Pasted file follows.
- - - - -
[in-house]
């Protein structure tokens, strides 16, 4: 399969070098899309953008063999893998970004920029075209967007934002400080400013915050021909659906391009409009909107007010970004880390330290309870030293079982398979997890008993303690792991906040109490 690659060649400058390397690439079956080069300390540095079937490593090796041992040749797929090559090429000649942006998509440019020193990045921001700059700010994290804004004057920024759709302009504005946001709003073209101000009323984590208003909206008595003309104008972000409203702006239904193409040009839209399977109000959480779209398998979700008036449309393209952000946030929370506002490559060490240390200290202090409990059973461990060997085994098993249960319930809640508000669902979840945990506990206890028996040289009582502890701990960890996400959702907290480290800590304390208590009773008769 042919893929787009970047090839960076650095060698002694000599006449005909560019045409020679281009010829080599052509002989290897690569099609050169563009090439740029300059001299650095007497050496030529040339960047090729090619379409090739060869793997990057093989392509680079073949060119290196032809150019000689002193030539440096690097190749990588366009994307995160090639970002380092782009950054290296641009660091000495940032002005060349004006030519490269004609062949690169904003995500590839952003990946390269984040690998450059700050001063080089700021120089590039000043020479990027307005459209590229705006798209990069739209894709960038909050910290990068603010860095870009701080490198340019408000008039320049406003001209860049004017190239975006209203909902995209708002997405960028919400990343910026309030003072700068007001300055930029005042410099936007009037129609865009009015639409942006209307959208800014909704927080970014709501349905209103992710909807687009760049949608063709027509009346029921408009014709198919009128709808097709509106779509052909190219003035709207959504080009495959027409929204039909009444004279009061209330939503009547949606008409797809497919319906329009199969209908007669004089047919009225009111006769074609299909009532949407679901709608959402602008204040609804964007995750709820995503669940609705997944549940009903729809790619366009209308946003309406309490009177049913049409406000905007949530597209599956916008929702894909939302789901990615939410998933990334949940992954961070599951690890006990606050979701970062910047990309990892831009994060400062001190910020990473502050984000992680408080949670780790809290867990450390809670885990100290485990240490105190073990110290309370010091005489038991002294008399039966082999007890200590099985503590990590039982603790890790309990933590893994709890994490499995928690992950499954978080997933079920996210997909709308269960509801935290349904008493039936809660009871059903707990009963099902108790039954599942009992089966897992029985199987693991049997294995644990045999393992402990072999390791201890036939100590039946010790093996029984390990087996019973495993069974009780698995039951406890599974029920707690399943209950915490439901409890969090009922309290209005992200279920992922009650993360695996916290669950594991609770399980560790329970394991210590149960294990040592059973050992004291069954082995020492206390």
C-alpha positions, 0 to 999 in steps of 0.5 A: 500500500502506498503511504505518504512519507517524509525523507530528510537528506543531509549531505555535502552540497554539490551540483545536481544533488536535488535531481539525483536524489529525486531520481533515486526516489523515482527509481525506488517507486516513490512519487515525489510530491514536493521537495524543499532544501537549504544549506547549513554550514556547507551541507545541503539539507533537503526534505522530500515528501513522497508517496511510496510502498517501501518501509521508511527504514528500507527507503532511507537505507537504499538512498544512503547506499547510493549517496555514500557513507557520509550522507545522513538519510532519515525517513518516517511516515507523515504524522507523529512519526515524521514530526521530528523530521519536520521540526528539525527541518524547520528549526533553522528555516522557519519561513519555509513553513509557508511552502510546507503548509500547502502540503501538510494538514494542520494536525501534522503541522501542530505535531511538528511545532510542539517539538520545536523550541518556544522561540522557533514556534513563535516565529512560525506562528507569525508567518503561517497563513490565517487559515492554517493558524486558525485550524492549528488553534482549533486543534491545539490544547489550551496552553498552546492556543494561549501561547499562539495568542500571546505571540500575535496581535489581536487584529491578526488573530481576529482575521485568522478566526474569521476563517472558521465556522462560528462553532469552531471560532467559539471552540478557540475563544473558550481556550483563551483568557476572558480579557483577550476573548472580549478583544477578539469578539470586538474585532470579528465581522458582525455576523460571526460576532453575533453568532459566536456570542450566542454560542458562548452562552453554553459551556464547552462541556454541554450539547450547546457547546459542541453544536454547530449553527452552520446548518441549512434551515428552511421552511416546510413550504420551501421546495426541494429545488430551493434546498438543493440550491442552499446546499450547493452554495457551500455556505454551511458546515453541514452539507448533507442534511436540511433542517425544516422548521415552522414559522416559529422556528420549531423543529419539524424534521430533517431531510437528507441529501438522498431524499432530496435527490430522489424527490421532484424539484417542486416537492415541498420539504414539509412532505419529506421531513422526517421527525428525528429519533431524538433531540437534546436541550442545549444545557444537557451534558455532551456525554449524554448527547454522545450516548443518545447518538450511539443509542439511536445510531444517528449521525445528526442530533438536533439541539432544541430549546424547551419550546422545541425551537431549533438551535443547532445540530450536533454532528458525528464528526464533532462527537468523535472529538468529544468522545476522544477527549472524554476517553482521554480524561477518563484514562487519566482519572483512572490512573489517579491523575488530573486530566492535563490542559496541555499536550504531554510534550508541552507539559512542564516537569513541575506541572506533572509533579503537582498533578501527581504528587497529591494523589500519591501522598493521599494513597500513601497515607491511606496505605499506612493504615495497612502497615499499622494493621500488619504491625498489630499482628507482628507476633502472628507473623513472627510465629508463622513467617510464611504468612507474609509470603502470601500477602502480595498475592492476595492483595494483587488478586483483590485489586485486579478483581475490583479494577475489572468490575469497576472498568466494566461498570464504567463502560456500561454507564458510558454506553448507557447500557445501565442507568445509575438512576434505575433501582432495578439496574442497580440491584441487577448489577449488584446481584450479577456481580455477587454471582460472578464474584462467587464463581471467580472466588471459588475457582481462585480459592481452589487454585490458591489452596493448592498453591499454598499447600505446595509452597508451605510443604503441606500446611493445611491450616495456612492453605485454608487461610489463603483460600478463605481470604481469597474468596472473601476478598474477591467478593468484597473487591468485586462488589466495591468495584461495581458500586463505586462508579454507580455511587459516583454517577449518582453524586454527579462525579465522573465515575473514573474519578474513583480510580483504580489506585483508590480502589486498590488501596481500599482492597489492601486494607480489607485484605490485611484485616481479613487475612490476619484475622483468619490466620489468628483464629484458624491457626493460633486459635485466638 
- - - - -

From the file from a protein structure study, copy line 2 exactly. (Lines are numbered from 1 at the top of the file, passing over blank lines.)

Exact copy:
């Protein structure tokens, strides 16, 4: 399969070098899309953008063999893998970004920029075209967007934002400080400013915050021909659906391009409009909107007010970004880390330290309870030293079982398979997890008993303690792991906040109490 690659060649400058390397690439079956080069300390540095079937490593090796041992040749797929090559090429000649942006998509440019020193990045921001700059700010994290804004004057920024759709302009504005946001709003073209101000009323984590208003909206008595003309104008972000409203702006239904193409040009839209399977109000959480779209398998979700008036449309393209952000946030929370506002490559060490240390200290202090409990059973461990060997085994098993249960319930809640508000669902979840945990506990206890028996040289009582502890701990960890996400959702907290480290800590304390208590009773008769 042919893929787009970047090839960076650095060698002694000599006449005909560019045409020679281009010829080599052509002989290897690569099609050169563009090439740029300059001299650095007497050496030529040339960047090729090619379409090739060869793997990057093989392509680079073949060119290196032809150019000689002193030539440096690097190749990588366009994307995160090639970002380092782009950054290296641009660091000495940032002005060349004006030519490269004609062949690169904003995500590839952003990946390269984040690998450059700050001063080089700021120089590039000043020479990027307005459209590229705006798209990069739209894709960038909050910290990068603010860095870009701080490198340019408000008039320049406003001209860049004017190239975006209203909902995209708002997405960028919400990343910026309030003072700068007001300055930029005042410099936007009037129609865009009015639409942006209307959208800014909704927080970014709501349905209103992710909807687009760049949608063709027509009346029921408009014709198919009128709808097709509106779509052909190219003035709207959504080009495959027409929204039909009444004279009061209330939503009547949606008409797809497919319906329009199969209908007669004089047919009225009111006769074609299909009532949407679901709608959402602008204040609804964007995750709820995503669940609705997944549940009903729809790619366009209308946003309406309490009177049913049409406000905007949530597209599956916008929702894909939302789901990615939410998933990334949940992954961070599951690890006990606050979701970062910047990309990892831009994060400062001190910020990473502050984000992680408080949670780790809290867990450390809670885990100290485990240490105190073990110290309370010091005489038991002294008399039966082999007890200590099985503590990590039982603790890790309990933590893994709890994490499995928690992950499954978080997933079920996210997909709308269960509801935290349904008493039936809660009871059903707990009963099902108790039954599942009992089966897992029985199987693991049997294995644990045999393992402990072999390791201890036939100590039946010790093996029984390990087996019973495993069974009780698995039951406890599974029920707690399943209950915490439901409890969090009922309290209005992200279920992922009650993360695996916290669950594991609770399980560790329970394991210590149960294990040592059973050992004291069954082995020492206390």